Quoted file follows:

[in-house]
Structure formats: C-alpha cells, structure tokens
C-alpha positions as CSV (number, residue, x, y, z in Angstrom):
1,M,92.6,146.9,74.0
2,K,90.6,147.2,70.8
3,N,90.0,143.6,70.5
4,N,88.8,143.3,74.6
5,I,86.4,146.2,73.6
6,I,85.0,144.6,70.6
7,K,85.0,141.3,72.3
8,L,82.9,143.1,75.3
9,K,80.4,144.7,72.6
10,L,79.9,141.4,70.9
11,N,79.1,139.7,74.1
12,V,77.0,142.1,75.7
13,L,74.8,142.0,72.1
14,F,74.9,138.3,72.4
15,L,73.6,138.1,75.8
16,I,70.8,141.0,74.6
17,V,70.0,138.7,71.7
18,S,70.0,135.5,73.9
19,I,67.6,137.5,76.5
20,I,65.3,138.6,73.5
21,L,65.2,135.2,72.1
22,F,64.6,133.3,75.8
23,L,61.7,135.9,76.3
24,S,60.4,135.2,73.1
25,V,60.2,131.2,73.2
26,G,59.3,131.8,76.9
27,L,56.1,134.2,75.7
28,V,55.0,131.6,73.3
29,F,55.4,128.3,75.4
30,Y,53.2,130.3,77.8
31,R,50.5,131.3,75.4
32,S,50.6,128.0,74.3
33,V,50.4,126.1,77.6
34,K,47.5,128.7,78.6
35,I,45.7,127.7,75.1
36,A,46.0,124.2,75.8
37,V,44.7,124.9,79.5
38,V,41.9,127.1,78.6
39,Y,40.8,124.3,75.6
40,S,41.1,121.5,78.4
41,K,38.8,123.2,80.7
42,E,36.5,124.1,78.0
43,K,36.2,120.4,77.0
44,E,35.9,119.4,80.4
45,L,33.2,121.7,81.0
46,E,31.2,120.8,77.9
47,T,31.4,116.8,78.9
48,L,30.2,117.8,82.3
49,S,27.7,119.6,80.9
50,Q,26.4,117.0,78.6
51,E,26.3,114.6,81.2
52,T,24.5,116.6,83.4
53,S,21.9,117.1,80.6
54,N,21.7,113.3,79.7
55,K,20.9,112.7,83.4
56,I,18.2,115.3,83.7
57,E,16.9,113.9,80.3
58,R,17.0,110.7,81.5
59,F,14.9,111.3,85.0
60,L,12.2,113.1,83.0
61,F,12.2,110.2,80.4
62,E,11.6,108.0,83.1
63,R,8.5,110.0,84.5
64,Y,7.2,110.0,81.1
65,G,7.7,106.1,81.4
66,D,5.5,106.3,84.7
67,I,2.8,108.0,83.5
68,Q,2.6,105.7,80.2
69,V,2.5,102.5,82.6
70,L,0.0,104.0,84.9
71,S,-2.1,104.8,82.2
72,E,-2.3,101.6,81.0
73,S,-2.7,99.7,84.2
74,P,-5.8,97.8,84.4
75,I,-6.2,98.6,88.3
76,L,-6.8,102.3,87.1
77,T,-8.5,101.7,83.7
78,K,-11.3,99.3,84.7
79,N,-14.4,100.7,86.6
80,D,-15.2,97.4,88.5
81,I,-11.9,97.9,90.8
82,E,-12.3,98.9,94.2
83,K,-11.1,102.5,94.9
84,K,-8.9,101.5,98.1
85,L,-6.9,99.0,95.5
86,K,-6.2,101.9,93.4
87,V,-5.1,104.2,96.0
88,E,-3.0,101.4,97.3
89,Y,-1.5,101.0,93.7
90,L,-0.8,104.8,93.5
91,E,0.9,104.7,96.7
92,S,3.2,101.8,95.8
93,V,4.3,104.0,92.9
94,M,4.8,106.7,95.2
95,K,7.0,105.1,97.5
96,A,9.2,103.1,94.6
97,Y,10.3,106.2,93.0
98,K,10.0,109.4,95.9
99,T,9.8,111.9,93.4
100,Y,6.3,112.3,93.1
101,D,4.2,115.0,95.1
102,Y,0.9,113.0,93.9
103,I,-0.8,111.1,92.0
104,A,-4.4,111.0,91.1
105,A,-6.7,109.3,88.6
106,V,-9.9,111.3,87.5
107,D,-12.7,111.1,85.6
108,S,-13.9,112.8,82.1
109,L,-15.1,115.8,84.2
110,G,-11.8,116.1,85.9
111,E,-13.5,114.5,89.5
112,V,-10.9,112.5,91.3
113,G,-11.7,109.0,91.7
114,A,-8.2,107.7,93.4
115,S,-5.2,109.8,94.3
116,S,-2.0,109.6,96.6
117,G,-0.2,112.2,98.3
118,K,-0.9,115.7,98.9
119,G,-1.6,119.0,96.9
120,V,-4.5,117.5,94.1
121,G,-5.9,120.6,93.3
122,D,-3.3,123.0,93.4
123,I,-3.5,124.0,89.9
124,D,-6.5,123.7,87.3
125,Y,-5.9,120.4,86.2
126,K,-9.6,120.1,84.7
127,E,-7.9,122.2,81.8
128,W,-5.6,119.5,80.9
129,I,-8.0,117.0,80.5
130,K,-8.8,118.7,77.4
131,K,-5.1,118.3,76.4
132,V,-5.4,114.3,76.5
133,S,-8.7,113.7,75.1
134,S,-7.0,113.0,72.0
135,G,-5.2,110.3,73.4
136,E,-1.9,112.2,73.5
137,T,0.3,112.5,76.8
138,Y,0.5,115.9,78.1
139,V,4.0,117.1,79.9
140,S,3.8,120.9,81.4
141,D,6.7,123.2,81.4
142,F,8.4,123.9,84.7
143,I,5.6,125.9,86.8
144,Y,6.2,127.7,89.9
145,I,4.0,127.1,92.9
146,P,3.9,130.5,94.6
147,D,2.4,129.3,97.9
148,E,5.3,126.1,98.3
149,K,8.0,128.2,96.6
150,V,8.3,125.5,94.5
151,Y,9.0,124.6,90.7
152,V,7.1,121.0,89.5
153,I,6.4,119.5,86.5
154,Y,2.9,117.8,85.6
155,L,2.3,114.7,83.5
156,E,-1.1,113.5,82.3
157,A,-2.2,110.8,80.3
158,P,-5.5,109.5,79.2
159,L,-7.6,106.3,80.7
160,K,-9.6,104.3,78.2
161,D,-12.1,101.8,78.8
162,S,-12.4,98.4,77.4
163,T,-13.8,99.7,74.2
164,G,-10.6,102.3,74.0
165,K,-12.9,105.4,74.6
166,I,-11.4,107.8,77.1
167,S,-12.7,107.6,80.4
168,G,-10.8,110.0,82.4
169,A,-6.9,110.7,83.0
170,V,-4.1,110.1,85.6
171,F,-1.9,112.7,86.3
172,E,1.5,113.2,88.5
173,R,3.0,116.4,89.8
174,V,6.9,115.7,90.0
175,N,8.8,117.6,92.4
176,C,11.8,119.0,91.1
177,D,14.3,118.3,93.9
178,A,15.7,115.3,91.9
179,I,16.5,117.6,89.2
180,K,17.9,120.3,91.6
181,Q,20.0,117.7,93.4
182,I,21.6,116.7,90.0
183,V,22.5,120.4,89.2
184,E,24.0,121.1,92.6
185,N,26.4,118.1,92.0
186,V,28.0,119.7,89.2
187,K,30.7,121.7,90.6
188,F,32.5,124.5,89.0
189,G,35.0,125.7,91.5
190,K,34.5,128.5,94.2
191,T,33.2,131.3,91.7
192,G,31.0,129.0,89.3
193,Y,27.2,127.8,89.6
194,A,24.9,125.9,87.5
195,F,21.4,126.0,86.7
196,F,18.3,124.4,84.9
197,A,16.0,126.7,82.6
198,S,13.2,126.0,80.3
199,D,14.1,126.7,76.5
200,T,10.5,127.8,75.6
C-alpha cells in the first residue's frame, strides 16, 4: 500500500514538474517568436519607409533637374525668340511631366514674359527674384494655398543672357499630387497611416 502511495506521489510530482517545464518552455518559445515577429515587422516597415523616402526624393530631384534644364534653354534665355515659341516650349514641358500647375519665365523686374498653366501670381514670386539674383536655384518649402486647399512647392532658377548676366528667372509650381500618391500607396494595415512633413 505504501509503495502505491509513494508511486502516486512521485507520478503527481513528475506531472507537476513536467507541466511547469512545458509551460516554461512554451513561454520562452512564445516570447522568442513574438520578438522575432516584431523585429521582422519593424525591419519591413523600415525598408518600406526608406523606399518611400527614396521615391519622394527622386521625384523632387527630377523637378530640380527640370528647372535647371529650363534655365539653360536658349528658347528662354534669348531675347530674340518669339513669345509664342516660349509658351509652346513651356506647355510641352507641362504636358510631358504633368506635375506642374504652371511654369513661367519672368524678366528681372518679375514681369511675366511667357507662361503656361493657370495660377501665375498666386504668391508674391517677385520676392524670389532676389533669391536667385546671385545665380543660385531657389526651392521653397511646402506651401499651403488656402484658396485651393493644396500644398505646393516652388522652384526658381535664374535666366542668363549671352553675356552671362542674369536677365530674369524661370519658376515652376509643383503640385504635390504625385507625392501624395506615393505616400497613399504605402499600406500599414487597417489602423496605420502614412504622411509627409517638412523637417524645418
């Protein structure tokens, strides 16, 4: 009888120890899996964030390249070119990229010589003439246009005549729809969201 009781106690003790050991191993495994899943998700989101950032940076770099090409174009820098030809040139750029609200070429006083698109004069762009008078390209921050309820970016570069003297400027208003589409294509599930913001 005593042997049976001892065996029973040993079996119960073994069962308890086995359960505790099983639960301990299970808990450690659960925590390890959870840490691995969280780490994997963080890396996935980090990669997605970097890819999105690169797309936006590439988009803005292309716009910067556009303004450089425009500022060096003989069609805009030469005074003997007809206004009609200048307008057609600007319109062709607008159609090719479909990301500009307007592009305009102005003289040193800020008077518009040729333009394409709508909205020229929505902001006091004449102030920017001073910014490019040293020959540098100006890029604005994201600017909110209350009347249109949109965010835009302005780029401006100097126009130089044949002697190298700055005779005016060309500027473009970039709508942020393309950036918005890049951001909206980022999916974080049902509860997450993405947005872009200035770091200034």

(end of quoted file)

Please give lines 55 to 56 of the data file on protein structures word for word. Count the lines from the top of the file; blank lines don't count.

52,T,24.5,116.6,83.4
53,S,21.9,117.1,80.6